Although more than 50,000 participants have left Rio de Janeiro, the buzz surrounding Rio+20 remains. The conference, which marked the 20th anniversary of the UN’s Earth Summit in Rio in 1992, concluded on June 22, with responses already hitting the internet before the jets left the tarmac.
20 years ago in Rio delegates adopted Agenda 21 and this year hopes were that through a combination of high-level proceedings and hundreds of smaller side events inspiration would be ignited and commitment to action would follow. Unfortunately, some are disappointed with the outcome of Rio+20, particularly from formal meetings. However, many are finding perspective in writing about the conference and are encouraging bloggers and reporters not to jump to conclusions. In fact, one particularly poignant point of reflection is how Rio’s predecessor in 1992 was initially met with criticism but is now lauded for its achievements in bringing the world together to have an important conversation.
Bob Skinner of the UN Foundation’s New York office urges that we should continue to see this as a step forward, saying that nations did indeed come together to create a document and that in itself is a starting point which can begin to give direction to move forward. Fiona Macleod of South Africa’s Mail & Guardian wrote, “The Rio+20 conference may not have produced an Earth-saving global deal but it succeeded in keeping global development at the top of the agenda of the world’s leaders.”
Furthermore, Macleod opines that Rio+20 was not expected to generate the same landmark decisions we saw in 1992 but rather that the focus this year was on bringing together participants from every corner of the globe and from various sectors to engage in dialogue about the environment’s most pressing issues. This was certainly achieved: decision-makers from every sector (as well as global citizens who were more active than ever on social media platforms!) all came together in an impressive, unprecedented way.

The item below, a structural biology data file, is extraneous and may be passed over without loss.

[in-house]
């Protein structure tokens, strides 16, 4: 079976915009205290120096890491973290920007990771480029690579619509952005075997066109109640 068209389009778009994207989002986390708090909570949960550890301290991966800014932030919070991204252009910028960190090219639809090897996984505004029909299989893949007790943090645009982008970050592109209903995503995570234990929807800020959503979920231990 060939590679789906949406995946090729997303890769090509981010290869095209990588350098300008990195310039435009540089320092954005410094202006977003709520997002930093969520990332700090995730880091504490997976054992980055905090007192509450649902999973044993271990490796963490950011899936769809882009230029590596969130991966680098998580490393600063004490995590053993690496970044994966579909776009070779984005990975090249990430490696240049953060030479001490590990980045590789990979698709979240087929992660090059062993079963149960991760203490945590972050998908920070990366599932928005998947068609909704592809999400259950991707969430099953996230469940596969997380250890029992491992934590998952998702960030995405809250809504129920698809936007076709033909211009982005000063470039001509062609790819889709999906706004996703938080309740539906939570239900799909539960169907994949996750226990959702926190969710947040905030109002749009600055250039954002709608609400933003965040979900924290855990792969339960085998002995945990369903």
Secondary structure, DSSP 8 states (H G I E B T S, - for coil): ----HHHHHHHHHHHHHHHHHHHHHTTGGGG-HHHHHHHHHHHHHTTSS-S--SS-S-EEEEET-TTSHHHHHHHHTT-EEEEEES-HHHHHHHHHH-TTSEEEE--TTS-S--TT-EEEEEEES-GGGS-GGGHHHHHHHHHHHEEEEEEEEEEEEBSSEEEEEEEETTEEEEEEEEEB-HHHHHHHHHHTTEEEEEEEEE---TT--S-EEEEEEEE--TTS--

In addition to high-level meetings and roundtables, 500+ side events at Rio+20 offered a promise of real progress. Mary Robinson, former UN High Commissioner for Human Rights, stated in an opinion piece for CNN that a “lack of political leadership was countered by the incredible vitality, determination, and commitment of civil society.” Outside of the scope of governing bodies, corporations, NGOs, and non-profits, identified action-steps to take in order to address environmental crises. Microsoft, for example, proposed an internal carbon fee on its operations in more than 100 countries; they hope to achieve carbon neutrality by the end of 2013.
Seeing actors from all sectors, public, private, not-for-profit, and civil society, work together and represent the next generation of environmental leaders is a positive note of the conference. It shows that key players acknowledge the importance of the multilateral, multinational cooperation that needs to take place in order to catalyze real change. Mary Robinson writes, “the legacy of Rio+20 will not just be the text of the Declaration. Hopefully it will be the mobilization of people to build the future they desire.”
This brings us back to our original question and the theme of Rio+20, “The Future We Want”. In light of dissatisfaction from many concerning the Earth Summit, now is the time to voice our opinions and act locally to show our commitment as global citizens! We have been asked about the future we want and it is our duty to answer.
So, what can you do?!
Take social media by storm, express your opinions online or in your local newspaper, write to editors or government officials! Spread the good word – check out The Guardian’s article on 5 Reasons to Be Cheery About Rio+20 and pass it on! And make some easy changes to your lifestyle that can benefit our environment. These are just a few suggestions that can make a big impact.
Rio+20 images were used from The Interdependent’s photo diary.
Tomorrow, June 5, UNA-GB is teaming up with John Hancock Financial to celebrate the 40th anniversary of United Nations World Environment Day and its theme, “Green Economy: Does it include you?”